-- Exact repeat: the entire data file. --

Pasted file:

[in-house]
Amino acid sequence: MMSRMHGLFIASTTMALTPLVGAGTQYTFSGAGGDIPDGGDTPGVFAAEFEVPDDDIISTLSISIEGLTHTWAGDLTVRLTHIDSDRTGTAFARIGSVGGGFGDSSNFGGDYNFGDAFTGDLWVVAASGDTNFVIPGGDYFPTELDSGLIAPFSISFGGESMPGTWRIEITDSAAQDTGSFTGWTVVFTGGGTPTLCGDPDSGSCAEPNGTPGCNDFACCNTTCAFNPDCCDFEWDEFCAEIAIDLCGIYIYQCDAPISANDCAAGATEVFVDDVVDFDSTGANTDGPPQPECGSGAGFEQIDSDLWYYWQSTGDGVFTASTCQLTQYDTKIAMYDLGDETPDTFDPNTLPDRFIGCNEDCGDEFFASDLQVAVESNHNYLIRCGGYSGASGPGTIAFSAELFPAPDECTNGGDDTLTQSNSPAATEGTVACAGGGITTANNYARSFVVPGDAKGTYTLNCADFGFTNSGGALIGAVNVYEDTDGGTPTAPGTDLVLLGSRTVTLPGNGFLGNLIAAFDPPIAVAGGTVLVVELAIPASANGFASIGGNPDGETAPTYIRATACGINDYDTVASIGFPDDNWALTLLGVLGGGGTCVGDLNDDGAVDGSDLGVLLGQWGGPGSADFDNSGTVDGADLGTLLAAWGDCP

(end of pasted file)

[in-house]
Amino acid sequence: MMSRMHGLFIASTTMALTPLVGAGTQYTFSGAGGDIPDGGDTPGVFAAEFEVPDDDIISTLSISIEGLTHTWAGDLTVRLTHIDSDRTGTAFARIGSVGGGFGDSSNFGGDYNFGDAFTGDLWVVAASGDTNFVIPGGDYFPTELDSGLIAPFSISFGGESMPGTWRIEITDSAAQDTGSFTGWTVVFTGGGTPTLCGDPDSGSCAEPNGTPGCNDFACCNTTCAFNPDCCDFEWDEFCAEIAIDLCGIYIYQCDAPISANDCAAGATEVFVDDVVDFDSTGANTDGPPQPECGSGAGFEQIDSDLWYYWQSTGDGVFTASTCQLTQYDTKIAMYDLGDETPDTFDPNTLPDRFIGCNEDCGDEFFASDLQVAVESNHNYLIRCGGYSGASGPGTIAFSAELFPAPDECTNGGDDTLTQSNSPAATEGTVACAGGGITTANNYARSFVVPGDAKGTYTLNCADFGFTNSGGALIGAVNVYEDTDGGTPTAPGTDLVLLGSRTVTLPGNGFLGNLIAAFDPPIAVAGGTVLVVELAIPASANGFASIGGNPDGETAPTYIRATACGINDYDTVASIGFPDDNWALTLLGVLGGGGTCVGDLNDDGAVDGSDLGVLLGQWGGPGSADFDNSGTVDGADLGTLLAAWGDCP